Juja constituency has interesting social-political dynamics; to begin with, Juja is the most populous constituency in Kiambu and was once the second most populous nation after Embakasi.
Before further demarcation, it bordered Nairobi to the South, Machakos to the East and Murang’a to the North. In essence, it played a delicate custodial role to the Kenyatta family land and business interests as well as being the most commercially vibrant. Hon. Stephen Dichu was the first opposition M.P. of this constituency and it is the same constituency, Hon. William Kabogo used as a launch pad for his gubernatorial bid.
Now, Ndichu has an intriguing political career and it all has to do with how he became MP. The former legislator was a lowly ward aspirant until the day when the face of fortune smiled his way, or so he thought. According to Irungu Thatia is his biography of the current president that carries the title “Hard Tackle”, Hon. Ndichu was a newspaper correspondent who desired to ride on the political wave of the season. It was in the early nineties and the country was going through political renaissance characterized by bloody street protests, exiles, and detentions preceded by mock trials.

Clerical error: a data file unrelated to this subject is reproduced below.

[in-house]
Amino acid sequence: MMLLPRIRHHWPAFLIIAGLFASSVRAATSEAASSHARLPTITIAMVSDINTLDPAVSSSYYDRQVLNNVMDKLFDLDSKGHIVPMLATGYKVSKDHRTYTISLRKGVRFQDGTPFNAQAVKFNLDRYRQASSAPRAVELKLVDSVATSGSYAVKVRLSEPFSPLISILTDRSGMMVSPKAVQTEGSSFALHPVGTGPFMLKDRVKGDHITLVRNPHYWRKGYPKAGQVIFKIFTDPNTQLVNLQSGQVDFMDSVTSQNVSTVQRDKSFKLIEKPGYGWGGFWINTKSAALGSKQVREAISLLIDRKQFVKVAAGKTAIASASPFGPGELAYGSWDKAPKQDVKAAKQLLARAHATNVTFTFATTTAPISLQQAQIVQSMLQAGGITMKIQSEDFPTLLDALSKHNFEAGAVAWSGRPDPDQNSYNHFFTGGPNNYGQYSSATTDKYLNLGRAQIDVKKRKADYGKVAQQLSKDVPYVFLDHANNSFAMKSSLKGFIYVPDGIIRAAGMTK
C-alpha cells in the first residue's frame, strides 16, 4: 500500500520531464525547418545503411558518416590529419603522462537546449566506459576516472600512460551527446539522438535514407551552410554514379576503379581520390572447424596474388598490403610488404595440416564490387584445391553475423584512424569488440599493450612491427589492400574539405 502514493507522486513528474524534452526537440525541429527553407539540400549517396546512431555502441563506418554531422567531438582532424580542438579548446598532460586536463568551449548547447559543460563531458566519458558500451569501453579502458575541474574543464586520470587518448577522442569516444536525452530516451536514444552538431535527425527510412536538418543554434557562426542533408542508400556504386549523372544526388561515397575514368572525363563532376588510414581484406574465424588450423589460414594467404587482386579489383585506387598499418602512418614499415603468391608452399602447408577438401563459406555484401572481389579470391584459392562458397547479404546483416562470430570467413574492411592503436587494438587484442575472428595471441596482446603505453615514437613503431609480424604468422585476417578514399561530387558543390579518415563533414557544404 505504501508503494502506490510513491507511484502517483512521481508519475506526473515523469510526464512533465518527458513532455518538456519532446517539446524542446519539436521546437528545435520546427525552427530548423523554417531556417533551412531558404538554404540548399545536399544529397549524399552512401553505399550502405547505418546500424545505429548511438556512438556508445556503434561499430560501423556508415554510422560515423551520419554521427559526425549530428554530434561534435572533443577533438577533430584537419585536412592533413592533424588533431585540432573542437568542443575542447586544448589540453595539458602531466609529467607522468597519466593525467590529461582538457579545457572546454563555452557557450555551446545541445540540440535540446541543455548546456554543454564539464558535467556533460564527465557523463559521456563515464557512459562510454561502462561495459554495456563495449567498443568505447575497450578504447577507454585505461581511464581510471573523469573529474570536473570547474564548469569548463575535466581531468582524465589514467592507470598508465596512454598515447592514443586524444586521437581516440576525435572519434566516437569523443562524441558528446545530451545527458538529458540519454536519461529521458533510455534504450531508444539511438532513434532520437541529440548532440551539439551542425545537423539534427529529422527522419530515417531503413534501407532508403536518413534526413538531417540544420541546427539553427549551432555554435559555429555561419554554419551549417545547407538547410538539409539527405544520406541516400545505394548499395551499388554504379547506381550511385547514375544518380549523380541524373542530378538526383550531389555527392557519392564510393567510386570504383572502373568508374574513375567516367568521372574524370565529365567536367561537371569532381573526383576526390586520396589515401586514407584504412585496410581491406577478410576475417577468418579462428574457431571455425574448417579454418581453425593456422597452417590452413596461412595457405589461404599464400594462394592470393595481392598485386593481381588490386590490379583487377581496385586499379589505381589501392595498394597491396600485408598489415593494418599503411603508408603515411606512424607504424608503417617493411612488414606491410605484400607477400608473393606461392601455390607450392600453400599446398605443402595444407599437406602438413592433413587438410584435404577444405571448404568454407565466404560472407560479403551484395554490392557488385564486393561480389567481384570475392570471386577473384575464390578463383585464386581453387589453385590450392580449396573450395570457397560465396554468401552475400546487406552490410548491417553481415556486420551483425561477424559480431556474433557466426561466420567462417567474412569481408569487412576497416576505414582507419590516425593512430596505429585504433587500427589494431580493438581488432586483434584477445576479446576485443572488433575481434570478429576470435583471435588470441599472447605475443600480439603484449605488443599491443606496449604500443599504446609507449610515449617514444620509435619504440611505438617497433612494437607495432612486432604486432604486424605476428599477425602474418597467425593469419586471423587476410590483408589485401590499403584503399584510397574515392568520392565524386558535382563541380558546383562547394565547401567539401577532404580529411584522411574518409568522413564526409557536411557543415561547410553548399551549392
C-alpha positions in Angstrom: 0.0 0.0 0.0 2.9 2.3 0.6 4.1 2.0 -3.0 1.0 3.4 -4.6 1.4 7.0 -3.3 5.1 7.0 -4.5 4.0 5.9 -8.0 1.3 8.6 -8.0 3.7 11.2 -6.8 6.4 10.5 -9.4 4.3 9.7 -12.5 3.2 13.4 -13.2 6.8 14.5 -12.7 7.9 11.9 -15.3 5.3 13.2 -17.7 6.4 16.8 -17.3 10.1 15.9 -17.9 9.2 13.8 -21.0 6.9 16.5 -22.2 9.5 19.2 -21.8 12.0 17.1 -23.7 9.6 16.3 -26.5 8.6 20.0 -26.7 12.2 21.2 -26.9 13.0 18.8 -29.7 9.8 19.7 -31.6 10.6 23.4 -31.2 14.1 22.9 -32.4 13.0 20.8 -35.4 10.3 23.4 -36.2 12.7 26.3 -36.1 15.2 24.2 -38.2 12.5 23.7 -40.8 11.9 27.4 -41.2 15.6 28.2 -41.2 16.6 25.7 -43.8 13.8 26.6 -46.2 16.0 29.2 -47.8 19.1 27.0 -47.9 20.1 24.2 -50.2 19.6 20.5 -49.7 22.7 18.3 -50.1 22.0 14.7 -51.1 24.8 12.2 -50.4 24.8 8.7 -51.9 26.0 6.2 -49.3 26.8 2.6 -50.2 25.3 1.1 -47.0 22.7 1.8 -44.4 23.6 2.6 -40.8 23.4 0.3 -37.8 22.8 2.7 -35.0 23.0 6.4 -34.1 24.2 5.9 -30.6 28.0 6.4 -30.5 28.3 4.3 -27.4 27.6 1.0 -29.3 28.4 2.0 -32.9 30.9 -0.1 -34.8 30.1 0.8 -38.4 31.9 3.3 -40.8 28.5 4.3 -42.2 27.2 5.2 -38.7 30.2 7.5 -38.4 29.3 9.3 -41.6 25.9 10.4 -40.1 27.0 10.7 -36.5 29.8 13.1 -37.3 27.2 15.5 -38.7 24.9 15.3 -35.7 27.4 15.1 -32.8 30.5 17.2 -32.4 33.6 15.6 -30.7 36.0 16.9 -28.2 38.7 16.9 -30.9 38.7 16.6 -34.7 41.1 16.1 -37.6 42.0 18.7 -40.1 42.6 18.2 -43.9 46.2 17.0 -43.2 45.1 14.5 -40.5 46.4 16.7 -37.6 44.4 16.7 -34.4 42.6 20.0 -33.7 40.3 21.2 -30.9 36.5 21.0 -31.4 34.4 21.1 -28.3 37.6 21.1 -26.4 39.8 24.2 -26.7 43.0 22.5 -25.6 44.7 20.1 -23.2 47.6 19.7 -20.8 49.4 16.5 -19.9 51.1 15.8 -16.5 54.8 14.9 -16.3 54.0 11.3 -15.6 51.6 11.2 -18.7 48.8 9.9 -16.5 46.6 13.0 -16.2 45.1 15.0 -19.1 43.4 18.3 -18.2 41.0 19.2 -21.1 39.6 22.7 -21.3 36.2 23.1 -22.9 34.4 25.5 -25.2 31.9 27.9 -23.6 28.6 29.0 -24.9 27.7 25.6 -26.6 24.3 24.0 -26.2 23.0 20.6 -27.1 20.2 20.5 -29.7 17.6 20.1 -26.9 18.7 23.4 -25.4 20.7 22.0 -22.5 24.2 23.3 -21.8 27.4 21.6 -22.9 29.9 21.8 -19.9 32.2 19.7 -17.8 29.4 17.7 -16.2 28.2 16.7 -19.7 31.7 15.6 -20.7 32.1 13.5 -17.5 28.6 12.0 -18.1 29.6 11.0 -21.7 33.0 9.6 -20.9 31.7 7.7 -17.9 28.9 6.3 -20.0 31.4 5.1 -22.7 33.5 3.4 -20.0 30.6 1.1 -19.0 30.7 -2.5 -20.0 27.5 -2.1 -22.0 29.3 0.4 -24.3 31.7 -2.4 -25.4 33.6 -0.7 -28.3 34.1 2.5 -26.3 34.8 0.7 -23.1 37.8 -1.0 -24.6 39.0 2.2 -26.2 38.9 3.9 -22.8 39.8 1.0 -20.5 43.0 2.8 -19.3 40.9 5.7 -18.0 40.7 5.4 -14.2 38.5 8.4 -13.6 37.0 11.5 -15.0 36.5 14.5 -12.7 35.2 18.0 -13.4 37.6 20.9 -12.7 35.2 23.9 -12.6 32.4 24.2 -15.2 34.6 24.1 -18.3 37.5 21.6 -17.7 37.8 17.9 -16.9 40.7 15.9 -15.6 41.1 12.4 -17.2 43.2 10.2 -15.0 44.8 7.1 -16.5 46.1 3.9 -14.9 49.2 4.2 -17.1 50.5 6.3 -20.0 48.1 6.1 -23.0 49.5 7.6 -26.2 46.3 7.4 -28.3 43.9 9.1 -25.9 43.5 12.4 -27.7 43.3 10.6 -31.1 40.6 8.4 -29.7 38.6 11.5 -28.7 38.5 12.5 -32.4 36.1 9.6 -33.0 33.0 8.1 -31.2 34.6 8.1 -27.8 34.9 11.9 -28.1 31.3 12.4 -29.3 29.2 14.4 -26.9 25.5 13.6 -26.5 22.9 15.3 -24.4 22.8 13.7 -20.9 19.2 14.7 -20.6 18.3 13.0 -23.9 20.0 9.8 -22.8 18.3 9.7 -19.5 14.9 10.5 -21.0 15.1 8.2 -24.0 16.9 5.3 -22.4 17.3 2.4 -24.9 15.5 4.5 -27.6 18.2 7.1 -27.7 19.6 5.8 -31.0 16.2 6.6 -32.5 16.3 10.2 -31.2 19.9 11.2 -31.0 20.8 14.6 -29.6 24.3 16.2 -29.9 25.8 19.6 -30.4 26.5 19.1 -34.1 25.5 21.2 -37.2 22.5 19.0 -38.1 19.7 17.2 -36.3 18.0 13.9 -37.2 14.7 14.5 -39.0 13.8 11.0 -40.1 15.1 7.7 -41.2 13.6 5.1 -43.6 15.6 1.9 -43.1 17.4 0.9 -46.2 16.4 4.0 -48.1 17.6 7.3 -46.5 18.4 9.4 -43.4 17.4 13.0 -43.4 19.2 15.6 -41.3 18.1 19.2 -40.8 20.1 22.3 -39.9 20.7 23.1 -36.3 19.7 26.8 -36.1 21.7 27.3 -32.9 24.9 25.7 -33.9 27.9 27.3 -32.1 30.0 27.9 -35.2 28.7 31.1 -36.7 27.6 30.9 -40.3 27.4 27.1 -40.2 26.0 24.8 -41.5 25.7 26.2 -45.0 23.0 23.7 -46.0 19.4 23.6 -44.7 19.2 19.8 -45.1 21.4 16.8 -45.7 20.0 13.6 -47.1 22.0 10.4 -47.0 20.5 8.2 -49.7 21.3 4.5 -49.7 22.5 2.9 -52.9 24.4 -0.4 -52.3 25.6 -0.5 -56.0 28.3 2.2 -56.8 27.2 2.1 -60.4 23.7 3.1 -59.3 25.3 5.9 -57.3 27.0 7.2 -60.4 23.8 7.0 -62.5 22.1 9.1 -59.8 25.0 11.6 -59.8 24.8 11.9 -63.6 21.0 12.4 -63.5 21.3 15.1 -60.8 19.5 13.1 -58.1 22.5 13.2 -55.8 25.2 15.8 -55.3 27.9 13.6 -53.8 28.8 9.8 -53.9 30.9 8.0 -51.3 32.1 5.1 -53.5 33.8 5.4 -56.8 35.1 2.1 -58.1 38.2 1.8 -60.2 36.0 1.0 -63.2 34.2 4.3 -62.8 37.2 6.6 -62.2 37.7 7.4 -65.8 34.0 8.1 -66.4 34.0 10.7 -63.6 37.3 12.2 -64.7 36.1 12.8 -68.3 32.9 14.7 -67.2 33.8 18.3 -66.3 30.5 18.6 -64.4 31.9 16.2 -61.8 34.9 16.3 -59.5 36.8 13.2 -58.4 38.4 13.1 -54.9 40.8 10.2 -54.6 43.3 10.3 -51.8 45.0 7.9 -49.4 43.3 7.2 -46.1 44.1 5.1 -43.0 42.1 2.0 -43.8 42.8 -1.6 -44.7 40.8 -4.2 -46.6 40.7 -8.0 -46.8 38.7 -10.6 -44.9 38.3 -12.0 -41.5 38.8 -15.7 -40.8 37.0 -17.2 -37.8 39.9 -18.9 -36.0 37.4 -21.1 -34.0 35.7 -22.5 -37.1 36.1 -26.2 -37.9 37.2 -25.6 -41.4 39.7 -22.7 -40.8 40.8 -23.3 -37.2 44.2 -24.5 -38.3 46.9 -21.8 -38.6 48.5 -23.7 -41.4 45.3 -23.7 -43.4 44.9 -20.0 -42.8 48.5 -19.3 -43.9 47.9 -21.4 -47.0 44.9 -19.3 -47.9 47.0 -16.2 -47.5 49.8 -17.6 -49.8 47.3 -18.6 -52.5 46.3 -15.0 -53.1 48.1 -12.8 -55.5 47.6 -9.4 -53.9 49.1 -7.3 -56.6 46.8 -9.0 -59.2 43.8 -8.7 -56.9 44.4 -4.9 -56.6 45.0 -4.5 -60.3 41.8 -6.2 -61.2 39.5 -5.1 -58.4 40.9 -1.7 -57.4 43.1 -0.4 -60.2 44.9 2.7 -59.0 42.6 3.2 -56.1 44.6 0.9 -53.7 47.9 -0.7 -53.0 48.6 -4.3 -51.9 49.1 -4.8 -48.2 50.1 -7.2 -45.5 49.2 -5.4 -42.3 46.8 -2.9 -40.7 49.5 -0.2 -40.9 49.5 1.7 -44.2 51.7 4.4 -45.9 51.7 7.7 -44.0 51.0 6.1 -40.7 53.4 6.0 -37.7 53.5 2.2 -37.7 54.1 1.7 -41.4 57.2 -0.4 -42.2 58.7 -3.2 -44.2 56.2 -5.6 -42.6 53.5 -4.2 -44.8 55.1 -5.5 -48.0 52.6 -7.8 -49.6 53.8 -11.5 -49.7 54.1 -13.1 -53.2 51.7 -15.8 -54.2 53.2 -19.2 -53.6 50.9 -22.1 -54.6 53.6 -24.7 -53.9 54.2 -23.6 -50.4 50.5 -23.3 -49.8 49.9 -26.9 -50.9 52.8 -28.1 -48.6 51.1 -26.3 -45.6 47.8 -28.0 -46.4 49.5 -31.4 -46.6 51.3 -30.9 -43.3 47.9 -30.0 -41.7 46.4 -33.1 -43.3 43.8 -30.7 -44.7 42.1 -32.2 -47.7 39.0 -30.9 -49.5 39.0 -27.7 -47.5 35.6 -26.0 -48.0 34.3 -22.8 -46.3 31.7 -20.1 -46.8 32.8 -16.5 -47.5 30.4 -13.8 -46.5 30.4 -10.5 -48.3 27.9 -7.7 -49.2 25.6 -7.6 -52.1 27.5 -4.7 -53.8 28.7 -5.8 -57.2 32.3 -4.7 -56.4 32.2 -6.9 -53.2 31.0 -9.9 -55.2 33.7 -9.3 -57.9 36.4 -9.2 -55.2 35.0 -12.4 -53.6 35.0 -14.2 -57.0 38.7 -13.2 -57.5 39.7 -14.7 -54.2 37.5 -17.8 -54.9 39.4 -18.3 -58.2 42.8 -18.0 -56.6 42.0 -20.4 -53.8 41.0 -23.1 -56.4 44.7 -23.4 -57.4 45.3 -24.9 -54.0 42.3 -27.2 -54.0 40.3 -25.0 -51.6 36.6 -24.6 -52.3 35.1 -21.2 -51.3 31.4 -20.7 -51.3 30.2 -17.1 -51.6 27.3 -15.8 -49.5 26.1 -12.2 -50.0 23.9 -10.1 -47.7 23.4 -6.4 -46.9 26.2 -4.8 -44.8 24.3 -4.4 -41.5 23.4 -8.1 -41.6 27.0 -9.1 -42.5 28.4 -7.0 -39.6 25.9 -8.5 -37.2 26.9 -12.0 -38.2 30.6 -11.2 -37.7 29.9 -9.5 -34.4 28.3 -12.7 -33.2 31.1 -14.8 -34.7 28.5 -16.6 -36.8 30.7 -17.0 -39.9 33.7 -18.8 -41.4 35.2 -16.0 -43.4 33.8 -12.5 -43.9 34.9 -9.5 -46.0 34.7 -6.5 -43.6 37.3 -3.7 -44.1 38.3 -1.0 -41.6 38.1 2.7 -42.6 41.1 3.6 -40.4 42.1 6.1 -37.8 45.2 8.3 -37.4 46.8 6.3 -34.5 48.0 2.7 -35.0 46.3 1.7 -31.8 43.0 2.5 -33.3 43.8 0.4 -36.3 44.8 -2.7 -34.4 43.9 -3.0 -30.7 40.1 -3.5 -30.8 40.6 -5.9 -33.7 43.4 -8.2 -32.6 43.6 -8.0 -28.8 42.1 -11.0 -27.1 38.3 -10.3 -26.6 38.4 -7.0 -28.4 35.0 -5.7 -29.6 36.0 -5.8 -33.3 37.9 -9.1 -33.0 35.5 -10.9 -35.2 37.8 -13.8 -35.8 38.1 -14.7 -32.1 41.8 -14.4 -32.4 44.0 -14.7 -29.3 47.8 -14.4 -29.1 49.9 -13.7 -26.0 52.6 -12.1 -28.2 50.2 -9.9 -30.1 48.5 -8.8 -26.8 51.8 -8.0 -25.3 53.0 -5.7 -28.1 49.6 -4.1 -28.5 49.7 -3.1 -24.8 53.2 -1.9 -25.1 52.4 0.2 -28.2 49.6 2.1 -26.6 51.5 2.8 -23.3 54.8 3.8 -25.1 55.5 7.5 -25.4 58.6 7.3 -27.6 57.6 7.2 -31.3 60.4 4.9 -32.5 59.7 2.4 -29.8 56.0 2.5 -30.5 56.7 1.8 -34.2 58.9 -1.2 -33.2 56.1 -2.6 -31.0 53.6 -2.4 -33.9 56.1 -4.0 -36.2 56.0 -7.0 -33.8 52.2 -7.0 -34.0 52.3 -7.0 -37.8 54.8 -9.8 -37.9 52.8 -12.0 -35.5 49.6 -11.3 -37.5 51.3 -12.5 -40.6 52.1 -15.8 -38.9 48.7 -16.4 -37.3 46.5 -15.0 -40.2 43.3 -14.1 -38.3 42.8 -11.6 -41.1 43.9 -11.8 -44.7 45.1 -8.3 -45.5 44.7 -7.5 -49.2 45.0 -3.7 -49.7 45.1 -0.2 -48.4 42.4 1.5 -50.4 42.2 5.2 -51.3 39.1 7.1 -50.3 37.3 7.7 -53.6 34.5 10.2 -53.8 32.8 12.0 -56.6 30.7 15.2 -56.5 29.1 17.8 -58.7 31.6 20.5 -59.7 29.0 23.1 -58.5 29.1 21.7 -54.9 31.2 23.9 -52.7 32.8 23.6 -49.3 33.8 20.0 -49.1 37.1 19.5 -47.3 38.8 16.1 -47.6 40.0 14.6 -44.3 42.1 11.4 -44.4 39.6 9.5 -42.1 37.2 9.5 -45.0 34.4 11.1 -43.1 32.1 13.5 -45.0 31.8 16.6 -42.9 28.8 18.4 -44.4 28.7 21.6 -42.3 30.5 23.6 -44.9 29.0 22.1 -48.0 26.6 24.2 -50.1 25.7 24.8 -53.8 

The agitations eventually bow fruit and this ushered in a new season of political pluralism. Winds of change were sweeping through the country as new political formations emerged to challenge the incumbent ruling party. One of the front running parties was FORD Asili, a splinter from the original FORD, whose aspirations were captured in the person of the fiery Hon. Ken Matiba, now deceased, its presidential flagbearer and financier in chief.
During its party nominations for the 1992 general elections, Ndichu rode to the venue atop a motorbike as a symbol his proletarian status to present his papers as the nominee for Juja Ward representative. Incidentally, no one had expressed interest in vying for the parliamentary seat on a FORD Asili ticket to take on George Muhoho, a maternal uncle to the current President, running on a DP ticket.
It must have been an oversight on the part of other aspirants who felt Muhoho with a piece of well-oiled campaign machinery, political pedigree, entrenched business interests, and a formidable opposition party ticket was figuratively on a casual walk to parliament. At the very last moment, Ndichu switched from ward rep aspirant to Member of Parliament aspirant and went on to enjoy a landslide win over the more seasoned Muhoho, financial disadvantage notwithstanding.